Finding SwissCube in space

How do we locate satellites or debris?

Objects in low-Earth orbit measuring more than 10 cm in diameter are tracked from the ground using radar technologies and, in some cases, telescopes.

Based on radar observations, the orbits of specific objects are calculated in order to determine the complete orbit of each object.The observed objects are then linked to existing satellites or to specific collision events and catalogued in a database.

The position of these space objects measuring more than 10 cm in diameter (more than 1 m in Geostationary orbits) are known with limited precision. Therefore, this information will allow us to get within a relative distance of where SwissCube is expected to be and start a lost-inspace procedure to find a more precise location.


Source : ESA/S. Marti,CC BY-SA 3.0 IGO

Finding and moving close to SwissCube in space

CleanSpace One will swipe the search area with various sets of sensors to find the position of Swisscube and initiate the approach. Once SwissCube has been found, CleanSpace One will follow a safe approach strategy in order to get to Swisscube’s location. At a close distance, SwissCube will be formally identified before initiating the capture operation.

This procedure will have to be conducted partly autonomously as the CleanSpace One chaser will only be visible from the operation center when it flies over a receiving station.


Source : EPFL.ch




Capturing SwissCube in space

How do we proceed to capture orbital debris ?

SwissCube is a non-cooperative satellite, meaning that it has been designed with no intention of retrieval once in orbit. It does not have a GPS or any sensor on board to facilitate either an approach or capture, and is likely to be tumbling out of control.

To illustrate this, imagine a cooperative rendez-vous in space being akin to two train wagons drawing closer to one another on invisible rails and seamlessly connecting; whereas a non-cooperative rendez-vous is akin to trying to catch a car that is tumbling across the motorway. The selection of the capture mechanism and the sensors for this operation required years of research and multiple iterations.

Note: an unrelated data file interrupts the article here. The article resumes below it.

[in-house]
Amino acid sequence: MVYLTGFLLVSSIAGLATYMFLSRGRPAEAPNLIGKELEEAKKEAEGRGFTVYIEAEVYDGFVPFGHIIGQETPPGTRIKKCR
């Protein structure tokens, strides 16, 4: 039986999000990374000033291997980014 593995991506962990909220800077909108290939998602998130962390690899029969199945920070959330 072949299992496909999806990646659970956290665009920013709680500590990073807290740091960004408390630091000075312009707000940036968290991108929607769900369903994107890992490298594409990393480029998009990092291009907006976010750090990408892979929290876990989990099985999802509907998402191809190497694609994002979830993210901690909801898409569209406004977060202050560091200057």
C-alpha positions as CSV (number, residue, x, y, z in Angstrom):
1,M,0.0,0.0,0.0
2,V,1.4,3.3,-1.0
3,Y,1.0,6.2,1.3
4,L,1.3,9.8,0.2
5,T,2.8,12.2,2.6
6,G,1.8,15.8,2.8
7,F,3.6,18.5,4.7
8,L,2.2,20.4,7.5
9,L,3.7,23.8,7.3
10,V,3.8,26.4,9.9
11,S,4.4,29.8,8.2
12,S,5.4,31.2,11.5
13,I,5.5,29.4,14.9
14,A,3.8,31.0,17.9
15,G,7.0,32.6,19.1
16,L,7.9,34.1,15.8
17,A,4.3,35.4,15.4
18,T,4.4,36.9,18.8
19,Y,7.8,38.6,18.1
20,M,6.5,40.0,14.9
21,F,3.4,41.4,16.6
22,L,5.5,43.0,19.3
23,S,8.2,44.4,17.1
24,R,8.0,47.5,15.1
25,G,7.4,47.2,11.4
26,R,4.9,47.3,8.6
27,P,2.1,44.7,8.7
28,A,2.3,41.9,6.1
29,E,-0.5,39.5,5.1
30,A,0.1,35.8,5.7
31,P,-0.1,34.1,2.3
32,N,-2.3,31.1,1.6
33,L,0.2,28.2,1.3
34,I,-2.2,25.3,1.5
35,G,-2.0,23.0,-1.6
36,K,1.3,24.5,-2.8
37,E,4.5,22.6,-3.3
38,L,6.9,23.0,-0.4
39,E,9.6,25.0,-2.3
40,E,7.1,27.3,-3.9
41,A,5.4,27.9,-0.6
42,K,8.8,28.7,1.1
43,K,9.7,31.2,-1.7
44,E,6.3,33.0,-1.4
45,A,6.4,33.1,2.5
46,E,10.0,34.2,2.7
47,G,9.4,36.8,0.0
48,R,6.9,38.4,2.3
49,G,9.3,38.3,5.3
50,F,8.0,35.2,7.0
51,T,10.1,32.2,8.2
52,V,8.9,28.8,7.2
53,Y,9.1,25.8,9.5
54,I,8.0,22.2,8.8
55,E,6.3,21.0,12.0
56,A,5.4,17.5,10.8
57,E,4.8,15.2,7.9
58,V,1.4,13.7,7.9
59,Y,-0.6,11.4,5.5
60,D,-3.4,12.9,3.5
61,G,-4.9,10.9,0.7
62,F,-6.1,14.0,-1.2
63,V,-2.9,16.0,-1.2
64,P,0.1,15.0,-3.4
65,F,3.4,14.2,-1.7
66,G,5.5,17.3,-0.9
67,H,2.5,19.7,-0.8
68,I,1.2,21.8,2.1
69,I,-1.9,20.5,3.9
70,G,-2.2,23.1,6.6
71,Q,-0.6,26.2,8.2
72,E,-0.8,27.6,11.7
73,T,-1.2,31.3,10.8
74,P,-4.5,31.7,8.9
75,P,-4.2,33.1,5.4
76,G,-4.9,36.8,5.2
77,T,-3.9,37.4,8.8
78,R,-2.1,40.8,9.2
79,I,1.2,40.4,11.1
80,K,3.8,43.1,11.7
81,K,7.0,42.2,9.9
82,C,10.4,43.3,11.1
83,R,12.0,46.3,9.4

Source : SpaceX Starlink satellite constellation

Capturing small versus large debris

The capture of a small satellite such as Swisscube will demonstrate most of the operations required to capture a larger object. Many of the requirements for capture are the same for small as they are for larger objects. A smaller satellite, however, will be more difficult to observe from a distance.




Removing SwissCube from space

What is our solution to remove those debris ?

Once captured, SwissCube will be secured close to the chaser’s body in order to ensure an effective and controlled re-entry of the entire system – the chaser and the target.

In a controlled re-entry, the area of the chaser and the target’s re-entry into Earth’s atmosphere is precisely chosen in order to eliminate any risk to human life or air traffic. The satellites decompose in the upper atmosphere due to heat generated as they re-enter the earth atmosphere at orbital speeds.

As they decompose, several break-up pieces follow their own trajectory, making a relatively long footprint. CleanSpace One is a microsatellite of relatively small size (like a small washing machine), and thus all of its break-up pieces will be burnt before touching the ground.


Source : Kerbal Space Program




In space recycling

Why do we need space recycling right now ?

Today, satellites are not built to be reused or recycled in space. According to the European Space Agency (ESA), it is estimated that there are more 8,100 metric tonnes of known man-made objects in space. The cost of launching a 1 kg object into space can vary between USD 3,000 and USD 50,000.

Despite the fact that the costs of launch are decreasing, it is becomingly increasingly logical and necessary to reuse or recycle structures or satellites in space. Our mission is one of the stepping stones necessary to pave the way for such services as in space re-use and recycling.


Source : ESA/ID&Sense/ONiRiXEL